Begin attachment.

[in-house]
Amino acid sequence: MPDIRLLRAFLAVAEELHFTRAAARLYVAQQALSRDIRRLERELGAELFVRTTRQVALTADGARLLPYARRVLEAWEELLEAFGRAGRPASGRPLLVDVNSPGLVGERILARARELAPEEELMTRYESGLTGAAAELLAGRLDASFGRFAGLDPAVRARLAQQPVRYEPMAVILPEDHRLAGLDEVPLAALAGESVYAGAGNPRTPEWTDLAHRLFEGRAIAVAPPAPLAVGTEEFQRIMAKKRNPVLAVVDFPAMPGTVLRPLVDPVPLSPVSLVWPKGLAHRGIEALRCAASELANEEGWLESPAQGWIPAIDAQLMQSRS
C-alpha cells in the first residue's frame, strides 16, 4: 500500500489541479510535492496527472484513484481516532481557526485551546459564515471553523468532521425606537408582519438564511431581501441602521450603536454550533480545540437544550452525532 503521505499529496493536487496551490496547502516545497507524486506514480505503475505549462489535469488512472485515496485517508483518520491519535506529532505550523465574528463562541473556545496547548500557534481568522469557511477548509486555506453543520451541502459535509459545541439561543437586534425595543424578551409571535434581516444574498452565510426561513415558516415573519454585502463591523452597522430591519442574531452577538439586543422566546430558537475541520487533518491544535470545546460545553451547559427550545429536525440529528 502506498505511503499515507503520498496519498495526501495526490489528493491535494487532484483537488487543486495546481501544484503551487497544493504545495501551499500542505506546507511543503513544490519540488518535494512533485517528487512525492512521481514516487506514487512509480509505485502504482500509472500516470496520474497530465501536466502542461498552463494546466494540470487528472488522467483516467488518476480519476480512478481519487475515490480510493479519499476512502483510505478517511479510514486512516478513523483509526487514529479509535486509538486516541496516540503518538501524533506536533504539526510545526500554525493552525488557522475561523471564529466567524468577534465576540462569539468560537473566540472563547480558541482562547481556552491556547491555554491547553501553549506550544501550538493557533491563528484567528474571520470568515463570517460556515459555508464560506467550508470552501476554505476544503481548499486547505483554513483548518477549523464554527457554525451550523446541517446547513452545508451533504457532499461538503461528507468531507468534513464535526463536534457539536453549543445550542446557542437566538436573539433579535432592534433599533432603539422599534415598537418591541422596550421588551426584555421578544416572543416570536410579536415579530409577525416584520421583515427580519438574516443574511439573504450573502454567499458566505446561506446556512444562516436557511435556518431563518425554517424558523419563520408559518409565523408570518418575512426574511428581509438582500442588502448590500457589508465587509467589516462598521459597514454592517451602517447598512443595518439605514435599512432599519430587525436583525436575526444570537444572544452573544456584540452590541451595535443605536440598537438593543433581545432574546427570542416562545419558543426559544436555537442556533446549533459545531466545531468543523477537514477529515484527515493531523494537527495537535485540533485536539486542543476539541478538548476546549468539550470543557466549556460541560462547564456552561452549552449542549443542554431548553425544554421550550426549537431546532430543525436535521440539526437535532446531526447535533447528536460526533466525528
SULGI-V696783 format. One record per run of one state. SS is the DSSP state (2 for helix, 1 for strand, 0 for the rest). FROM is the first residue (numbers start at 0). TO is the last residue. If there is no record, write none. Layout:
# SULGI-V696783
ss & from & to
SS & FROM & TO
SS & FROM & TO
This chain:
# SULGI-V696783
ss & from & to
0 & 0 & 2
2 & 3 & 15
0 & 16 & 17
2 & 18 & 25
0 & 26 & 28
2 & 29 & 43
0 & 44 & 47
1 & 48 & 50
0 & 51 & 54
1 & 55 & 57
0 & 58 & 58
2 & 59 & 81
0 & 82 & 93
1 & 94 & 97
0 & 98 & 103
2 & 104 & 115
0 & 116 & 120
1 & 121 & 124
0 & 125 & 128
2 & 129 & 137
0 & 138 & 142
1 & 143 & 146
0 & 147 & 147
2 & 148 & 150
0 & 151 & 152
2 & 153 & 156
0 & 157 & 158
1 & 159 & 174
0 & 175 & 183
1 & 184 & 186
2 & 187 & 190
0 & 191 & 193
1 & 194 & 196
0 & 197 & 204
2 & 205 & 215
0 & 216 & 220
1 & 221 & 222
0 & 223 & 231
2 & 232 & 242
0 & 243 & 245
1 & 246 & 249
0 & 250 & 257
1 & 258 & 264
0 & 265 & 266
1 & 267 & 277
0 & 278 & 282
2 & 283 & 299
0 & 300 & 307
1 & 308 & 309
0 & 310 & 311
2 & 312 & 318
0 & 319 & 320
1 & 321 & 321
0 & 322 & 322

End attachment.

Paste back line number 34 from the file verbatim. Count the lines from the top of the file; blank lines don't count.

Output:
0 & 147 & 147